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What is black metal, as art?

Re: What is black metal, as art?
November 24, 2004, 05:11:38 AM
Black Metal should be freedom, perception and progression. But that all got confused with tradition.

Re: What is black metal, as art?
December 01, 2004, 02:33:35 PM
I don't trust that word "freedom," I think what you mean is liberation from crowd mind-control. But used as itself, "freedom" sounds like "heaven," a word with such a big definition scope it means nothing. Black metal as I saw it was a romantic movement, it was about personal meaning and the continuation of the past, tradition and things that aren't transient like plastic crap, entertainment and modern governments.

Re: What is black metal, as art?
January 08, 2006, 08:21:41 PM
I think he means moral freedom, e.g. independence from crowd control.


Re: What is black metal, as art?
January 11, 2006, 10:25:12 AM
I would argue that black metal (or at least, the black metal worth discussing seriously) is centered on the expression of reconstructive nihilism (that is, a nihilism that posits a way beyond the current order).  This, I think is the key divergence from death metal, which was concerned with a sort of 'postmodern' nihilism that was fundamentally deconstructive.  Death metal focused on, well, death.  Black metal seeks rebirth.

Re: What is black metal, as art?
January 16, 2006, 04:47:36 PM
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I would argue that black metal (or at least, the black metal worth discussing seriously) is centered on the expression of reconstructive nihilism (that is, a nihilism that posits a way beyond the current order).  This, I think is the key divergence from death metal, which was concerned with a sort of 'postmodern' nihilism that was fundamentally deconstructive.  Death metal focused on, well, death.  Black metal seeks rebirth.



Sounds like anus.com's brand of nihilism. Where most nihilism is existential, or people worrying about meaning in their own lives, anus.com's nihilism is a spiritual discipline. It's not finding no value, it's removing objective value in order to find objective structure. Value = subjective, structure = objective; we are judged by what we value, and justly so...

DEATH TO THE UNDERMEN
who prefer ulver to burzum

Re: What is black metal, as art?
January 17, 2006, 04:22:55 AM
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Sounds like anus.com's brand of nihilism. Where most nihilism is existential, or people worrying about meaning in their own lives, anus.com's nihilism is a spiritual discipline. It's not finding no value, it's removing objective value in order to find objective structure. Value = subjective, structure = objective; we are judged by what we value, and justly so...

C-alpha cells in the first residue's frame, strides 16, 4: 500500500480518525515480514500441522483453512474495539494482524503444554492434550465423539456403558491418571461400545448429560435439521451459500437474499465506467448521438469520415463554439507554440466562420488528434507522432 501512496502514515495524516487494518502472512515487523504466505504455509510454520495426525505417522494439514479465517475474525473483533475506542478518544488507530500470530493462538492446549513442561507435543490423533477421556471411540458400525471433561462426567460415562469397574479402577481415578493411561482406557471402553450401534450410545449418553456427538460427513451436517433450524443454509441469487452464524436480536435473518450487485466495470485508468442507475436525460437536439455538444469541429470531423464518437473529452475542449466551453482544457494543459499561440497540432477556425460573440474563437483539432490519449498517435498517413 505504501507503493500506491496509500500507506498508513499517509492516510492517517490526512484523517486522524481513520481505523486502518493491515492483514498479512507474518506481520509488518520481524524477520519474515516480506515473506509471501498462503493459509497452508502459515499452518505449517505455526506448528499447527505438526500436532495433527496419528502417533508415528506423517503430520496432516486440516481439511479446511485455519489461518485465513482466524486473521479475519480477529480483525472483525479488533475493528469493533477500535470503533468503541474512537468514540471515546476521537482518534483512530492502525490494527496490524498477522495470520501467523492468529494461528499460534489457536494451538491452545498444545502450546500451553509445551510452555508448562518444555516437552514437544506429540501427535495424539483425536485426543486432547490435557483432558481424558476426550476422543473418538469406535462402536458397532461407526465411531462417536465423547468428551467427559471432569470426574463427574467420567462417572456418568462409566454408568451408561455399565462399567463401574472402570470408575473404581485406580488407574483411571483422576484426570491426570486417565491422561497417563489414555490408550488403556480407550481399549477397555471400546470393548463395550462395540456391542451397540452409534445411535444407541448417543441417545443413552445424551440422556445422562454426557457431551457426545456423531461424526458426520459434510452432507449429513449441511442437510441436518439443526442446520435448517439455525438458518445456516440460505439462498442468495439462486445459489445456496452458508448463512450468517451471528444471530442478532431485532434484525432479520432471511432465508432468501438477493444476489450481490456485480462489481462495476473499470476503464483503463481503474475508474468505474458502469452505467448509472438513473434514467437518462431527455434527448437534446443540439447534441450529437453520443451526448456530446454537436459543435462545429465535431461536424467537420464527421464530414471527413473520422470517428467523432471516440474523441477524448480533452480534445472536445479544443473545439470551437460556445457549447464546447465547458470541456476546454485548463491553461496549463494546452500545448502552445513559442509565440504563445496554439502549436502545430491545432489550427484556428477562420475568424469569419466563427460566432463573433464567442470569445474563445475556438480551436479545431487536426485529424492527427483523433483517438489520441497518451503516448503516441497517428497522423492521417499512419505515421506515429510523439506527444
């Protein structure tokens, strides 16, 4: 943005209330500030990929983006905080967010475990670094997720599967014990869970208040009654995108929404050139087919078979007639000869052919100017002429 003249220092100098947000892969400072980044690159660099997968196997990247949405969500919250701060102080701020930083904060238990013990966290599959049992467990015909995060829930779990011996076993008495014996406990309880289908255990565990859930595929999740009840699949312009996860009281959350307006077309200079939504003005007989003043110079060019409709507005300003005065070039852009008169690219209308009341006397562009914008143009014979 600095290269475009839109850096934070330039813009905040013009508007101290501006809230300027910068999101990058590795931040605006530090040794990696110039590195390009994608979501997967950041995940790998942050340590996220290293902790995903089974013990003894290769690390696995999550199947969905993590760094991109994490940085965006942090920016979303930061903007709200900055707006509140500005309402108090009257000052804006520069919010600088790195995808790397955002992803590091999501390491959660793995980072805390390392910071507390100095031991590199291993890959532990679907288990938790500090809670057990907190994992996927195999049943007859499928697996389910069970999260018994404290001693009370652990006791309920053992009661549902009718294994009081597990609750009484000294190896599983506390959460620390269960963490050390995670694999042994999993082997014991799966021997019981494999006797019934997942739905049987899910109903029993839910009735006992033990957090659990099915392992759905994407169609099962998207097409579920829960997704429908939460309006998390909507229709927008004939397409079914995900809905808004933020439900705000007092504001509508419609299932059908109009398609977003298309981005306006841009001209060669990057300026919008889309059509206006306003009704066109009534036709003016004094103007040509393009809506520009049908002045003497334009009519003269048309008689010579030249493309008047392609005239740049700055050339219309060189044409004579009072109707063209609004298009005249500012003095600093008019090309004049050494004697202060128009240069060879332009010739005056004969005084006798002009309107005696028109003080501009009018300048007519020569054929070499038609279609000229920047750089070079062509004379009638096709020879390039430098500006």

DEATH TO THE UNDERMEN
who prefer ulver to burzum



I don't see any real break between these forms of nihilism, as they are elements of the same process rather than opposed functions.  The nihilism of devaluation is a necessary precursor to the nihilism of revaluation.  The broken facade of illusions must be stripped away from the framework of reality before new (old?) values can be worked out to clothe it again.  Even after this is achieved, the nihilism of devaluation still remains useful; as we must constantly test our values against reality or error will seep back in.

Re: What is black metal, as art?
January 18, 2006, 05:11:54 PM
"...And if you gaze long enough into the abyss, the abyss will gaze back into you."

This serves quite well in terms of describing our most sincere listening sessions with black metal, I believe.

Concerning the description:
"Emotional detachment without apathy."

It is brilliant, in that it structurally (in its simplicity) and literally relates the essence of black metal--like a haiku. ;) How can an art form that, when done correctly, lacks subjectivity convey emotion, unless it existed outside of the Self? Black Metal stands from the outside looking in, if not completely transcendent and all-pervading.

It is a spiritual rite of passage, dissolving the lines between where the Ego ends and the Objective World begins. I don't see any particular emotion attached its best examples (i.e. Gorgoroth as described as "hateful"); the second-rate stuff is belied by its utter humanity. Lyrical content may also lend to this phenomena significantly, although it is common in most genres of metal.

Still, there is something unique about black metal that would be most pleasant if manifest in death metal.

Re: What is black metal, as art?
January 21, 2006, 07:47:11 PM
for me! it's not an "emotional detachment...",.. because,metal/black metal was neve be  an emotional stuff!!
and it is not a fuckin art!
black metal is d suorce of my life! and that's fuckin all!

Re: What is black metal, as art?
January 22, 2006, 04:41:28 AM
Let the crucifixion begin!

Re: What is black metal, as art?
January 28, 2006, 02:33:56 PM
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"Emotional detachment without apathy."